“Hocus Pocus” by Focus, meanwhile, has a guitar instrumental with some crazy breakdowns — a bit of yodeling, a flute solo — but it also has a lot of stops and starts.
“With something like that, I was thinking this is a great foot-chase song because you’re running, running, running and stopping,” he said. “You let the structure of the song dictate the action.”
Montreal-based DJ Eric San, better known as Kid Koala, collaborated with Wright on a couple of tracks.
“Some of those songs, if you just heard them that loud, they’d already give you goose bumps,” he said. “I think Edgar just takes it up a notch in terms of how well it’s integrated. It takes advantage of the fact that the music already has lifts in it, and then kind of augments that by synchronizing with the acting. It has this beautiful effect.”
In 2008, between making “Hot Fuzz” and “Scott Pilgrim vs. the World,” Wright started remixing songs — adding gunshots, among other things — with DJ Osymyso. It was easier for Wright to nail down the music first. The hardest part was getting all of his ideas into a coherent screenplay.
“It’s having this vision of what it looks and sounds like and trying to write that down and get it across on the page,” Wright said. “Sometimes you see [screenwriters] literally write ‘awesome car chase follows,’ but I wrote it out like it was a musical beat sheet.”
His meticulous screenplay describes the music, dialogue and action simultaneously.
One of the movie’s most memorable songs is actually a remix of dialogue. Baby is an amateur DJ, and he spends his non-driving hours playing back tapes he secretly records of conversations with Doc, among others, and setting the words to music. That’s where San came in.
“With other movies, everything was finished” when he arrived, San said. “It was all polished, and they just needed certain things done to the music.”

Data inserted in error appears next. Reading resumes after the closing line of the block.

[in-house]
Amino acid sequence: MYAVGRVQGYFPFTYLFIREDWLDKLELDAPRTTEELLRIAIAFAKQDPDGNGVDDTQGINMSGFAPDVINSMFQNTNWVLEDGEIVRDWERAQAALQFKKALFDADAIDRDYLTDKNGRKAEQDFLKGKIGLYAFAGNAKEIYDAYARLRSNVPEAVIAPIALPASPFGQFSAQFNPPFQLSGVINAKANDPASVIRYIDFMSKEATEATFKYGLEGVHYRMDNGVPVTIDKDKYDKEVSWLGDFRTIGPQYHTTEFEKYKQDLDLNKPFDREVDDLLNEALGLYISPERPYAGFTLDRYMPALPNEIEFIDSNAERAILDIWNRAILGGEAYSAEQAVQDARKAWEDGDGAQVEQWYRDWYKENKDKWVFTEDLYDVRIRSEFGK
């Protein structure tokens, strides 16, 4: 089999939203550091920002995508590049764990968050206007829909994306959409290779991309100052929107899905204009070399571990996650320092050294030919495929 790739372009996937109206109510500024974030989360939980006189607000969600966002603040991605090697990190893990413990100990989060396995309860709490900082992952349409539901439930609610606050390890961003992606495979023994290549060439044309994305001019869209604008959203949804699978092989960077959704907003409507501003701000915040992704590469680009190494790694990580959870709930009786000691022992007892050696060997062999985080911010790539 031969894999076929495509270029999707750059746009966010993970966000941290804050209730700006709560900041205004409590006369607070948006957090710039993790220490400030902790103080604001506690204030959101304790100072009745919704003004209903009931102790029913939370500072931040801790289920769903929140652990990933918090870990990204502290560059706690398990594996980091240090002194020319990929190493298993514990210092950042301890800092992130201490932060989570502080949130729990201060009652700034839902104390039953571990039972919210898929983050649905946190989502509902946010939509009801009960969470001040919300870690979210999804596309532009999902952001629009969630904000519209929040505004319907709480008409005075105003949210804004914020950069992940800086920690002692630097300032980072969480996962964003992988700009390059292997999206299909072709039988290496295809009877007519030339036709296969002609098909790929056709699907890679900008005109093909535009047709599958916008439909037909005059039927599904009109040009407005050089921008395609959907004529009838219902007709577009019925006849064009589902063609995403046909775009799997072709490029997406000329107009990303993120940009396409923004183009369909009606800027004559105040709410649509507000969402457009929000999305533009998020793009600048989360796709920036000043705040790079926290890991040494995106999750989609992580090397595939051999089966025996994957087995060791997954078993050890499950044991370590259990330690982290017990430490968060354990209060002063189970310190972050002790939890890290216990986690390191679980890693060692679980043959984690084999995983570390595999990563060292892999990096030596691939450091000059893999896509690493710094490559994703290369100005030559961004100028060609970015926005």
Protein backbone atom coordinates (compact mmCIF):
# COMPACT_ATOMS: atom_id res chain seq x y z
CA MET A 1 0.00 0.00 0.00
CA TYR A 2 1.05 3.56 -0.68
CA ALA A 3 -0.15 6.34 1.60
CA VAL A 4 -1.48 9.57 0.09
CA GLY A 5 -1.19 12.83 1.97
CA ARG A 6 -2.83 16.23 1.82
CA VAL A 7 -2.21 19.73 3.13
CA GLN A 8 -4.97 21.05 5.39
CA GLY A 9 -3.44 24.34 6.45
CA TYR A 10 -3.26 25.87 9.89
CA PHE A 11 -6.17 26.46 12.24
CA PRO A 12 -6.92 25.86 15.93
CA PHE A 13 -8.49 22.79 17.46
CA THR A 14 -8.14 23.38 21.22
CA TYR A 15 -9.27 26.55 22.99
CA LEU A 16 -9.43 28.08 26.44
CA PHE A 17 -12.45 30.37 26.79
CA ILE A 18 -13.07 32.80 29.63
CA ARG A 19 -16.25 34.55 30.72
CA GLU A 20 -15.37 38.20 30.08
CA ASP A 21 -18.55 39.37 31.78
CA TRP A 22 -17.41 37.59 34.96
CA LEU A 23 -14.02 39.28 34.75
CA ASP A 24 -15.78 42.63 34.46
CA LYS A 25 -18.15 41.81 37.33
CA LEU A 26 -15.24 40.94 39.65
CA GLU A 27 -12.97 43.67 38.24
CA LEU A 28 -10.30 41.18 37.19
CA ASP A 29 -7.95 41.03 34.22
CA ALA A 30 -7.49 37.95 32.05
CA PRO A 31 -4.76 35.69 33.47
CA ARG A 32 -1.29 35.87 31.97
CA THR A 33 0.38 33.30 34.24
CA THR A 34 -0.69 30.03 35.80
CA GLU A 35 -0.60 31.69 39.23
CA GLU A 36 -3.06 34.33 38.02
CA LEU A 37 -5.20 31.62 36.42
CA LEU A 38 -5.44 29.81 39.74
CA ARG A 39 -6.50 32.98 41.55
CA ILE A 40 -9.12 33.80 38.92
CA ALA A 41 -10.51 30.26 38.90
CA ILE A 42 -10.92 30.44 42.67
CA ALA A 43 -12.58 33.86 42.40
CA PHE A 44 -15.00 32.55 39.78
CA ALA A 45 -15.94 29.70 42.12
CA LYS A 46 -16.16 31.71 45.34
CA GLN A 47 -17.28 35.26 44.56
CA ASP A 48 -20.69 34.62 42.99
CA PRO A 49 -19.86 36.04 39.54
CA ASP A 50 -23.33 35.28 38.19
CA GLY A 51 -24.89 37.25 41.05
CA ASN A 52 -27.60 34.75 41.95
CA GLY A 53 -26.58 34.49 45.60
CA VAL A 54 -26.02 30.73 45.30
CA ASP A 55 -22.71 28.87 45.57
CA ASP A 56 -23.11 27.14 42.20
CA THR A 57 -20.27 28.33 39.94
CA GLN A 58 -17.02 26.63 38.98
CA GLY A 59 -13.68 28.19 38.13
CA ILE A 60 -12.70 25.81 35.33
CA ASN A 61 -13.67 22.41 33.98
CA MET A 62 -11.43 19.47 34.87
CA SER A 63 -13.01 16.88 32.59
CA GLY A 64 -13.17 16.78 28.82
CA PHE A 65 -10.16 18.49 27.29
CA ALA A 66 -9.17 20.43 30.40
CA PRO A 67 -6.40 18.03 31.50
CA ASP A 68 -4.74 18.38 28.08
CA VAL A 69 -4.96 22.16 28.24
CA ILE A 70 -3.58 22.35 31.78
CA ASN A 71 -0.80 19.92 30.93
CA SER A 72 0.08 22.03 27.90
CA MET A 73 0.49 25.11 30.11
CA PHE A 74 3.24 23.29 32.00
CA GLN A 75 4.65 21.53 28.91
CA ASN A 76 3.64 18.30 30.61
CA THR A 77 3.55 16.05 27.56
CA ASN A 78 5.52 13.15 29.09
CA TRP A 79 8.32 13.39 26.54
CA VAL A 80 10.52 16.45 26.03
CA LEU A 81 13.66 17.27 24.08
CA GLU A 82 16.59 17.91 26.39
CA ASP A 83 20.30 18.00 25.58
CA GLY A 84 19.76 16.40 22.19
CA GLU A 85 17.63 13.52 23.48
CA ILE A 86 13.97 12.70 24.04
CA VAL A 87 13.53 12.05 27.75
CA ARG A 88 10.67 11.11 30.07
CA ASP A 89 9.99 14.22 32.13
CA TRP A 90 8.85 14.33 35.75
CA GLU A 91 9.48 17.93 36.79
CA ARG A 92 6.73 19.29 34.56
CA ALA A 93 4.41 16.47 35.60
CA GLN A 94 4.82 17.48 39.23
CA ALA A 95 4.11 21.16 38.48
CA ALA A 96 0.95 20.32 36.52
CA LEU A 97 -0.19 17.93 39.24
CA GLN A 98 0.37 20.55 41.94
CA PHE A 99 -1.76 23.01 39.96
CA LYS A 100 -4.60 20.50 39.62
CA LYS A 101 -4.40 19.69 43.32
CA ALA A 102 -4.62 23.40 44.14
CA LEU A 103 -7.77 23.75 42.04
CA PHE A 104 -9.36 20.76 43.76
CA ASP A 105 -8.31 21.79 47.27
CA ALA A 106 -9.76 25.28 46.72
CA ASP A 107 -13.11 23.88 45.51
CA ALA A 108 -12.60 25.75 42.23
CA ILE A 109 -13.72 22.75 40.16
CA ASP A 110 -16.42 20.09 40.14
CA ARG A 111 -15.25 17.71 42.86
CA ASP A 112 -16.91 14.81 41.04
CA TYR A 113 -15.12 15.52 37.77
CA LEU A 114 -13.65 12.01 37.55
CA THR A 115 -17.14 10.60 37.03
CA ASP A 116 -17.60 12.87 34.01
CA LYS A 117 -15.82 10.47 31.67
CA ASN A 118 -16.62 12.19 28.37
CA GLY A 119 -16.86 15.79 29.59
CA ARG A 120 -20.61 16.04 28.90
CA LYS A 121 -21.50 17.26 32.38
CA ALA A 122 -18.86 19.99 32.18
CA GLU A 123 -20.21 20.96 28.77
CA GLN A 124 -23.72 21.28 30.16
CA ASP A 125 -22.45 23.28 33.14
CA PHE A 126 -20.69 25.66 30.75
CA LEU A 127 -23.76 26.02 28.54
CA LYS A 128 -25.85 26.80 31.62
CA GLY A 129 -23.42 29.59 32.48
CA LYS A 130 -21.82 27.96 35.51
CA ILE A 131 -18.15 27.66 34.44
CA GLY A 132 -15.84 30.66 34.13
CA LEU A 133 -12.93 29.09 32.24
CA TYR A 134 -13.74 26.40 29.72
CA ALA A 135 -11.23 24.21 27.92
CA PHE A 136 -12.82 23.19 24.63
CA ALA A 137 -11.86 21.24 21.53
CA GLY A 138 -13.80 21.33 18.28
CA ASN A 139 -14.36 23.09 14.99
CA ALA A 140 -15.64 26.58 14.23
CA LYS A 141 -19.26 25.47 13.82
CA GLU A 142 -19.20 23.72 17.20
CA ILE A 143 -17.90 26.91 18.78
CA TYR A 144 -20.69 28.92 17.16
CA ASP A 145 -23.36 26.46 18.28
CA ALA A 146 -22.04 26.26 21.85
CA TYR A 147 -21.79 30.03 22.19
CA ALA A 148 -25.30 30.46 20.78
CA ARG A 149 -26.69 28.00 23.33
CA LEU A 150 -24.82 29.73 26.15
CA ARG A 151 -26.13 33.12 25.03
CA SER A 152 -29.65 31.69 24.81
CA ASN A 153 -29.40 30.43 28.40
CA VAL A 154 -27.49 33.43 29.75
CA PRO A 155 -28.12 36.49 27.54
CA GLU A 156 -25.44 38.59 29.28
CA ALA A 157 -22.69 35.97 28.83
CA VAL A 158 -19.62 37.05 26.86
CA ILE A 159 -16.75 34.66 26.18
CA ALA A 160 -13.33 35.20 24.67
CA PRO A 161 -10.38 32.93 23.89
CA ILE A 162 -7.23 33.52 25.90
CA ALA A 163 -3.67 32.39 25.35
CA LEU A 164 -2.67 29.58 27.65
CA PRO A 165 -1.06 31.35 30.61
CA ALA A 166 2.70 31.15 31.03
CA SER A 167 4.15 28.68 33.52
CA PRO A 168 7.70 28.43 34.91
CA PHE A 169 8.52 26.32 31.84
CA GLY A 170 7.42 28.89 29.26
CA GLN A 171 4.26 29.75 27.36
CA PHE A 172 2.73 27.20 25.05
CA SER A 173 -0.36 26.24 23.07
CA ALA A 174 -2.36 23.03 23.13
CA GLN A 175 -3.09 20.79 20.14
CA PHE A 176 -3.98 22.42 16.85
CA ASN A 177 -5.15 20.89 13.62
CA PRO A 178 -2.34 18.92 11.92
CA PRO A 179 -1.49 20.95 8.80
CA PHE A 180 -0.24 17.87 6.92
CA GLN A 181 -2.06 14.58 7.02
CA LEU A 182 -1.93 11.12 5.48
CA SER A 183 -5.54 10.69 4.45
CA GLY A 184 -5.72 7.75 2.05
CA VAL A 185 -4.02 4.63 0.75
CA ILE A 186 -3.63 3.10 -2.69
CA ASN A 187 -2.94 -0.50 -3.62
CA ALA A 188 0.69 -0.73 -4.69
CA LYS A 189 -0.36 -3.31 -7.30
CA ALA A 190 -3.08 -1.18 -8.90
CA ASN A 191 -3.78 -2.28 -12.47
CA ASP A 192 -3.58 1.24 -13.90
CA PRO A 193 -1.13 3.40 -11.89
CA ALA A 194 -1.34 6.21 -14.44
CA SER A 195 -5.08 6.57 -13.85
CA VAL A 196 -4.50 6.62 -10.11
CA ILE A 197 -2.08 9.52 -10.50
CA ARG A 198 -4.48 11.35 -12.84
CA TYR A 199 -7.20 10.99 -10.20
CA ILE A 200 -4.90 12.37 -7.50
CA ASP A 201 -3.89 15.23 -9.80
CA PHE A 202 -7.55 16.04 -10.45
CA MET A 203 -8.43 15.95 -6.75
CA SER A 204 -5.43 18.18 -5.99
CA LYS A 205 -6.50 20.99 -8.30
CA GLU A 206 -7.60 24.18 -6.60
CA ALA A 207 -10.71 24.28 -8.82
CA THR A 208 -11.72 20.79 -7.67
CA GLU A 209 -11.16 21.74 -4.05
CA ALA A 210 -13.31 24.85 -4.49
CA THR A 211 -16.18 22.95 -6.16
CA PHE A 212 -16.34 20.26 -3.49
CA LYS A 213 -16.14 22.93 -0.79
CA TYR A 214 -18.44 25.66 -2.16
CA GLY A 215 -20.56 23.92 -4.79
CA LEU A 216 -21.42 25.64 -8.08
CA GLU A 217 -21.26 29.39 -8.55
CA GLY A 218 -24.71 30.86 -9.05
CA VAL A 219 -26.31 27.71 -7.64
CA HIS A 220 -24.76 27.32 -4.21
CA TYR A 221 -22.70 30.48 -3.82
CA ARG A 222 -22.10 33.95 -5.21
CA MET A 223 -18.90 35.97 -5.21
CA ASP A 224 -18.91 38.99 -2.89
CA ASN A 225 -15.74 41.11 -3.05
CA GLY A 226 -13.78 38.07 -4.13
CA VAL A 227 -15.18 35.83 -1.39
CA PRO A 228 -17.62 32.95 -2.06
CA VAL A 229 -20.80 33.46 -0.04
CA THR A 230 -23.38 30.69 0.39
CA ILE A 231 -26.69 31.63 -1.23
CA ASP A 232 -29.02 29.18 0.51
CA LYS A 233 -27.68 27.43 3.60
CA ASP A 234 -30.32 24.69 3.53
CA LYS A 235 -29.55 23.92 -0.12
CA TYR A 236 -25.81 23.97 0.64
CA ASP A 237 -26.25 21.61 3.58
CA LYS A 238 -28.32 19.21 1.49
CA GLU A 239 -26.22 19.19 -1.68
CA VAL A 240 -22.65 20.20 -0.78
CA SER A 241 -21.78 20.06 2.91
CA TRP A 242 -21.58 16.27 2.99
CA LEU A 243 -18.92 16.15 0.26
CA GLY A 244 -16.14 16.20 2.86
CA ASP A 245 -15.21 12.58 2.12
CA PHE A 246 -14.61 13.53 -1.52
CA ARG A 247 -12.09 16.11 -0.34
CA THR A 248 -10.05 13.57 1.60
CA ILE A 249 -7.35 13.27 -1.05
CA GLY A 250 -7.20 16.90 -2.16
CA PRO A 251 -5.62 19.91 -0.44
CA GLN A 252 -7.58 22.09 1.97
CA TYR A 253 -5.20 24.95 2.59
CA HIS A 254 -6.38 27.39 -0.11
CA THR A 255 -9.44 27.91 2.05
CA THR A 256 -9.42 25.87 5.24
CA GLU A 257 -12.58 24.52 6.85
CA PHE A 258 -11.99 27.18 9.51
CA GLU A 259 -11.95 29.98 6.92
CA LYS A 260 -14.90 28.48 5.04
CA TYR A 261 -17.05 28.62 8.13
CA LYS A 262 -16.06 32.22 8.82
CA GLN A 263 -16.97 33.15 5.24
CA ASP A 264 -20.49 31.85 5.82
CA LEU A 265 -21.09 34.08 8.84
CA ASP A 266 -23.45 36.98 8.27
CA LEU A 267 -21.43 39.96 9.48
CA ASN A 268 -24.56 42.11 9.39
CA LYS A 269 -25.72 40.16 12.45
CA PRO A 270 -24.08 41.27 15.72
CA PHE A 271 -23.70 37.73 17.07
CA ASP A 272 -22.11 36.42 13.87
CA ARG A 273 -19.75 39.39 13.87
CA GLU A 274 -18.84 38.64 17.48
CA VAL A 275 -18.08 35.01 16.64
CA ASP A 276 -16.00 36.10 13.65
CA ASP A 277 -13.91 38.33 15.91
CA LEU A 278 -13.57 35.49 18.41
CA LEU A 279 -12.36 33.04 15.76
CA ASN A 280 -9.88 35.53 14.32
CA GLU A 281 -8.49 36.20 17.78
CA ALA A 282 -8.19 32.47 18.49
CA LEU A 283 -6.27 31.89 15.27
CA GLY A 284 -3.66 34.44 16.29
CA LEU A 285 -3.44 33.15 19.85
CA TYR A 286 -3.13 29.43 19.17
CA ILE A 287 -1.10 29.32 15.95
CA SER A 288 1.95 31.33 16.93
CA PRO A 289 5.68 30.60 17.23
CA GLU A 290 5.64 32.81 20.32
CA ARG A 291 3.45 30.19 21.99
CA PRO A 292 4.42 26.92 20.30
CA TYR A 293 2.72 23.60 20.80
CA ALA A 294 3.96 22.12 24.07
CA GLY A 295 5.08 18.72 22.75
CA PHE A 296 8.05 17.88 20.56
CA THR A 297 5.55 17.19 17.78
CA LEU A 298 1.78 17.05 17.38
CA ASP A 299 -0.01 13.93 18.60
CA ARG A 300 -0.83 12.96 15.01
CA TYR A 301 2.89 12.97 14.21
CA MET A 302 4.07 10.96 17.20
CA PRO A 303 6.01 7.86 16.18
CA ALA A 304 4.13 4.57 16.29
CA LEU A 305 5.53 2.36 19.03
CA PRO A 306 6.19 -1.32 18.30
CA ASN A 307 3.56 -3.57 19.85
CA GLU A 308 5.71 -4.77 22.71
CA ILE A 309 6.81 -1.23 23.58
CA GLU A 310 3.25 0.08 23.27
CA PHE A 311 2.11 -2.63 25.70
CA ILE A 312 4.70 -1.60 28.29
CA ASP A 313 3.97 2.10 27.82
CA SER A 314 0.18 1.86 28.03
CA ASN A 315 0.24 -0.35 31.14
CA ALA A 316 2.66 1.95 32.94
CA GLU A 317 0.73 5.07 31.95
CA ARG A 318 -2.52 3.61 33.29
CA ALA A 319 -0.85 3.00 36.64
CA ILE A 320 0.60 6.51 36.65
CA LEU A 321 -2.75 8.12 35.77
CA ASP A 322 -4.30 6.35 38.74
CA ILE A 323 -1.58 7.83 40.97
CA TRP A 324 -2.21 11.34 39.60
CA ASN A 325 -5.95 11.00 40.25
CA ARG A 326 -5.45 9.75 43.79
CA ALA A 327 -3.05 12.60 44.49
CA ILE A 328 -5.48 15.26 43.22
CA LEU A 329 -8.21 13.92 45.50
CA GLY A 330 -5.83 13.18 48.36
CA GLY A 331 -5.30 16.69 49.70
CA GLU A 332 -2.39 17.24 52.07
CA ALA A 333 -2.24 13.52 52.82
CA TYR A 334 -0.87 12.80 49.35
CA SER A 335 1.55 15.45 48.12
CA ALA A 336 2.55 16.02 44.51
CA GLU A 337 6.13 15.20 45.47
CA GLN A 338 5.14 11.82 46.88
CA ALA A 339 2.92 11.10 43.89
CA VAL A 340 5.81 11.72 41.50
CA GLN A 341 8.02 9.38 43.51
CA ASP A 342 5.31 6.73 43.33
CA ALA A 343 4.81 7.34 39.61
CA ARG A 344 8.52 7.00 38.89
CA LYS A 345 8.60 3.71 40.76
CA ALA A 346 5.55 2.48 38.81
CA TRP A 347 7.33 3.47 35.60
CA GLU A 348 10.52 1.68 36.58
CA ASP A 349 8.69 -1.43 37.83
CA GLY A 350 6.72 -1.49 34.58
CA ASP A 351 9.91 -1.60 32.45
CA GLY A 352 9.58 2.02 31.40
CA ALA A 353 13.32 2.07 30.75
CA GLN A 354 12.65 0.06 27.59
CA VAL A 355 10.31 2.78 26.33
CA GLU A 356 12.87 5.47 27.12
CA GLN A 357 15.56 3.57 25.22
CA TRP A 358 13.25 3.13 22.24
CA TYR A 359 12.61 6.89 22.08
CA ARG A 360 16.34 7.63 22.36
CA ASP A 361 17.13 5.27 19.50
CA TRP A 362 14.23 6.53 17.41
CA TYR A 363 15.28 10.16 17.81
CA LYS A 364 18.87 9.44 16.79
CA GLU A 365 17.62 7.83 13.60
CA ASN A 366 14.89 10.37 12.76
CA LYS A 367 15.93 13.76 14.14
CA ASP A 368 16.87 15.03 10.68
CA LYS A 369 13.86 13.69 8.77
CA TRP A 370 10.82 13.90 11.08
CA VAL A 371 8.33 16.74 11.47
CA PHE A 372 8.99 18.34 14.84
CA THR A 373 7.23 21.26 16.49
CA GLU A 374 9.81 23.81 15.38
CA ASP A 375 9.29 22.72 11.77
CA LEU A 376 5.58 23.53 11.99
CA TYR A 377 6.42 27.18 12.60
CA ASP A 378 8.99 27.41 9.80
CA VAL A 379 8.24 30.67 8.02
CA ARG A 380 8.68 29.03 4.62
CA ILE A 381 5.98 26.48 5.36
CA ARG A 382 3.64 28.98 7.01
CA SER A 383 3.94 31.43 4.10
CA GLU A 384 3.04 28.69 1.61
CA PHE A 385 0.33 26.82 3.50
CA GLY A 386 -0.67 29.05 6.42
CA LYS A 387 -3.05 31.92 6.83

But San, who also worked with Wright on “Shaun of the Dead” and the musically driven “Scott Pilgrim,” was much more involved on “Baby Driver.” Wright sent him the script and described Baby’s character — a somewhat naive kid who essentially lives off the grid, given his criminal occupation. He’s not the type of guy who has a smartphone or laptop, just a lot of low-fi gadgets and outdated iPods he might have picked up at a pawnshop.
Luckily, San has “a veritable landfill of odd equipment” in his studio. One of the machines he used will be familiar to anyone who’s seen “Ferris Bueller’s Day Off.” Another was an old recording device used in classrooms. The finished product sounded suitably amateurish.
“Most DJs who know me would be like: What’s he doing? Is he scratching with his feet on this one?” San said with a laugh. But that was what the scene required.
San flew to Atlanta, where the film was shot, to teach Elgort how to use the equipment and make sure it looked right in the scene where Baby creates his songs. That extra step is a testament to Wright’s specific vision. Heffington, too, was involved in everything from the choreography of a highly technical extended tracking shot, which Elgort had to shoot 28 times, to scenes where Baby simply taps his fingers on a desk.
“The fact that it’s all timed out feels a little hyper-real but it’s still natural,” Heffington said. “It’s rhythmic, it’s intricate and reality is pushed a little more — but in a really stylistic way.”
Baby Driver Rated R. At area theaters. Contains violence and obscenity throughout. 113 minutes.